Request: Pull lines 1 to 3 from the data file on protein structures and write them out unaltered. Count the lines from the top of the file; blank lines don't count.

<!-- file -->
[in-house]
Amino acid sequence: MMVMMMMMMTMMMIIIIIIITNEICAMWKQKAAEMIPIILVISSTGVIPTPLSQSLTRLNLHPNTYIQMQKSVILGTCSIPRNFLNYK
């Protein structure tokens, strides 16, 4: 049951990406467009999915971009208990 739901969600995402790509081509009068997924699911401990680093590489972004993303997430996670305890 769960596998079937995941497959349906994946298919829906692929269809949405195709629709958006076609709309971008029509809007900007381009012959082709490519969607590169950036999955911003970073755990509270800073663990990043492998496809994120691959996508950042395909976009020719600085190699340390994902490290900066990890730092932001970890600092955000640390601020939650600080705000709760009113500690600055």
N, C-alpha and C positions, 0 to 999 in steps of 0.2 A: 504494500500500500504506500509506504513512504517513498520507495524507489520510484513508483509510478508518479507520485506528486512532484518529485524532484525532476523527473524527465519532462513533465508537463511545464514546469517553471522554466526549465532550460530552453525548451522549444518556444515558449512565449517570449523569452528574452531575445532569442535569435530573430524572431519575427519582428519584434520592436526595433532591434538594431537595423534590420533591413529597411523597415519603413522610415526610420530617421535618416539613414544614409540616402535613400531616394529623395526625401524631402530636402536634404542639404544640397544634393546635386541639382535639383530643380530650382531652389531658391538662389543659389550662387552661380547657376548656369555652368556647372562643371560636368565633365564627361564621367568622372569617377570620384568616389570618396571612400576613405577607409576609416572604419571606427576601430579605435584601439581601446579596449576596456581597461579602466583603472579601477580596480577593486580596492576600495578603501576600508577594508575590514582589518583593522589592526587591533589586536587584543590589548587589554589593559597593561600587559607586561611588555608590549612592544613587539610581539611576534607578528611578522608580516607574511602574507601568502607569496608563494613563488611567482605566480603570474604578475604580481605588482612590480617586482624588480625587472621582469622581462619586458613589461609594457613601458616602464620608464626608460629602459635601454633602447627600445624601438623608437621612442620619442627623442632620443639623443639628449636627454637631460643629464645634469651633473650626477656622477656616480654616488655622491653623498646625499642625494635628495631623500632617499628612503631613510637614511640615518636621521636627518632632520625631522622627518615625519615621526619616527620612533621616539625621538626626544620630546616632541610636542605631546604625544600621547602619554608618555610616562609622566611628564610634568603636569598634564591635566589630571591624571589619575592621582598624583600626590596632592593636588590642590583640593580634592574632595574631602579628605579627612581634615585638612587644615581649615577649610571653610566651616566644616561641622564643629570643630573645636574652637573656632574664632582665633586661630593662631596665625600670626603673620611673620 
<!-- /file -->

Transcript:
[in-house]
Amino acid sequence: MMVMMMMMMTMMMIIIIIIITNEICAMWKQKAAEMIPIILVISSTGVIPTPLSQSLTRLNLHPNTYIQMQKSVILGTCSIPRNFLNYK
């Protein structure tokens, strides 16, 4: 049951990406467009999915971009208990 739901969600995402790509081509009068997924699911401990680093590489972004993303997430996670305890 769960596998079937995941497959349906994946298919829906692929269809949405195709629709958006076609709309971008029509809007900007381009012959082709490519969607590169950036999955911003970073755990509270800073663990990043492998496809994120691959996508950042395909976009020719600085190699340390994902490290900066990890730092932001970890600092955000640390601020939650600080705000709760009113500690600055």